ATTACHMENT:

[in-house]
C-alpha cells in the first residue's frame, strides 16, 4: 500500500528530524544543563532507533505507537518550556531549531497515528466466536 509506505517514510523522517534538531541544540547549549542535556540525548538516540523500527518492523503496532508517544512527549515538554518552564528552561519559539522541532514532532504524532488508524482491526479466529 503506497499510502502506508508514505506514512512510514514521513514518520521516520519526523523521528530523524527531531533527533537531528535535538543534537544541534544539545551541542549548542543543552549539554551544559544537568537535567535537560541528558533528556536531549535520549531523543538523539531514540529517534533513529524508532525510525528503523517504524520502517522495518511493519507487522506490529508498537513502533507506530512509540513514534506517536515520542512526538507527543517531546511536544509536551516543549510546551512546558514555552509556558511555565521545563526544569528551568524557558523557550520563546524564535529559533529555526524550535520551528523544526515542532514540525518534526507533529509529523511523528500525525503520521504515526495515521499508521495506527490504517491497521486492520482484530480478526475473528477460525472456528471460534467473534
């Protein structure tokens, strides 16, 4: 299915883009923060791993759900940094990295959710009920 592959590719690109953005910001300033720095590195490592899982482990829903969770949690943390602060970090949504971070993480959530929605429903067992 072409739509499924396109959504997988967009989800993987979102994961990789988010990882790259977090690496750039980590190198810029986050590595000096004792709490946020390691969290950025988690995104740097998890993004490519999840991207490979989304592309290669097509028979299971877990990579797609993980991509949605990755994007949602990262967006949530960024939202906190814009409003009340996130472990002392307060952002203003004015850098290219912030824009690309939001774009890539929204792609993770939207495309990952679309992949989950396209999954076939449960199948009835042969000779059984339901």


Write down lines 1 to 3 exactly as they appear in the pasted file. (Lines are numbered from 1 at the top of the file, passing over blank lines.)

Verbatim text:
[in-house]
C-alpha cells in the first residue's frame, strides 16, 4: 500500500528530524544543563532507533505507537518550556531549531497515528466466536 509506505517514510523522517534538531541544540547549549542535556540525548538516540523500527518492523503496532508517544512527549515538554518552564528552561519559539522541532514532532504524532488508524482491526479466529 503506497499510502502506508508514505506514512512510514514521513514518520521516520519526523523521528530523524527531531533527533537531528535535538543534537544541534544539545551541542549548542543543552549539554551544559544537568537535567535537560541528558533528556536531549535520549531523543538523539531514540529517534533513529524508532525510525528503523517504524520502517522495518511493519507487522506490529508498537513502533507506530512509540513514534506517536515520542512526538507527543517531546511536544509536551516543549510546551512546558514555552509556558511555565521545563526544569528551568524557558523557550520563546524564535529559533529555526524550535520551528523544526515542532514540525518534526507533529509529523511523528500525525503520521504515526495515521499508521495506527490504517491497521486492520482484530480478526475473528477460525472456528471460534467473534
């Protein structure tokens, strides 16, 4: 299915883009923060791993759900940094990295959710009920 592959590719690109953005910001300033720095590195490592899982482990829903969770949690943390602060970090949504971070993480959530929605429903067992 072409739509499924396109959504997988967009989800993987979102994961990789988010990882790259977090690496750039980590190198810029986050590595000096004792709490946020390691969290950025988690995104740097998890993004490519999840991207490979989304592309290669097509028979299971877990990579797609993980991509949605990755994007949602990262967006949530960024939202906190814009409003009340996130472990002392307060952002203003004015850098290219912030824009690309939001774009890539929204792609993770939207495309990952679309992949989950396209999954076939449960199948009835042969000779059984339901």